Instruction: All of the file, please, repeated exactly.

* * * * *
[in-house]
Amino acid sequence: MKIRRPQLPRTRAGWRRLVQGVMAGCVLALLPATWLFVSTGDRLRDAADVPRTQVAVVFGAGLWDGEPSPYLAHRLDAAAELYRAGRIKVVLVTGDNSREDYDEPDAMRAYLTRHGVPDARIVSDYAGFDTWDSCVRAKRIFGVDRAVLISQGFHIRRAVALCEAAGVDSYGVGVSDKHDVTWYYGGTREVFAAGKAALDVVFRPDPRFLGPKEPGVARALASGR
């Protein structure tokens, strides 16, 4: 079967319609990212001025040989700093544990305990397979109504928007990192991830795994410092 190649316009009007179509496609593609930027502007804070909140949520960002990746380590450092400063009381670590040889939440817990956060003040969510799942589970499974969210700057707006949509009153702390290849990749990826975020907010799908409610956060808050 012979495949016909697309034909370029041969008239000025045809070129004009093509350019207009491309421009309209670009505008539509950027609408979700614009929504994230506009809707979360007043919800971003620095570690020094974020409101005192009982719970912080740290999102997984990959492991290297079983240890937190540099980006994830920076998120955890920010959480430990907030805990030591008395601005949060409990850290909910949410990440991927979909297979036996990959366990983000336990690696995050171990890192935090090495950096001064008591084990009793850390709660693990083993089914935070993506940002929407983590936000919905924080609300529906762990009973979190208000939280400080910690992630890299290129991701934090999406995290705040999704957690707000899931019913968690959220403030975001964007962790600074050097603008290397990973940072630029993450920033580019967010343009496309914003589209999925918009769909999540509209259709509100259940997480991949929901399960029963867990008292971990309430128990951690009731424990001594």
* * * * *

[in-house]
Amino acid sequence: MKIRRPQLPRTRAGWRRLVQGVMAGCVLALLPATWLFVSTGDRLRDAADVPRTQVAVVFGAGLWDGEPSPYLAHRLDAAAELYRAGRIKVVLVTGDNSREDYDEPDAMRAYLTRHGVPDARIVSDYAGFDTWDSCVRAKRIFGVDRAVLISQGFHIRRAVALCEAAGVDSYGVGVSDKHDVTWYYGGTREVFAAGKAALDVVFRPDPRFLGPKEPGVARALASGR
């Protein structure tokens, strides 16, 4: 079967319609990212001025040989700093544990305990397979109504928007990192991830795994410092 190649316009009007179509496609593609930027502007804070909140949520960002990746380590450092400063009381670590040889939440817990956060003040969510799942589970499974969210700057707006949509009153702390290849990749990826975020907010799908409610956060808050 012979495949016909697309034909370029041969008239000025045809070129004009093509350019207009491309421009309209670009505008539509950027609408979700614009929504994230506009809707979360007043919800971003620095570690020094974020409101005192009982719970912080740290999102997984990959492991290297079983240890937190540099980006994830920076998120955890920010959480430990907030805990030591008395601005949060409990850290909910949410990440991927979909297979036996990959366990983000336990690696995050171990890192935090090495950096001064008591084990009793850390709660693990083993089914935070993506940002929407983590936000919905924080609300529906762990009973979190208000939280400080910690992630890299290129991701934090999406995290705040999704957690707000899931019913968690959220403030975001964007962790600074050097603008290397990973940072630029993450920033580019967010343009496309914003589209999925918009769909999540509209259709509100259940997480991949929901399960029963867990008292971990309430128990951690009731424990001594």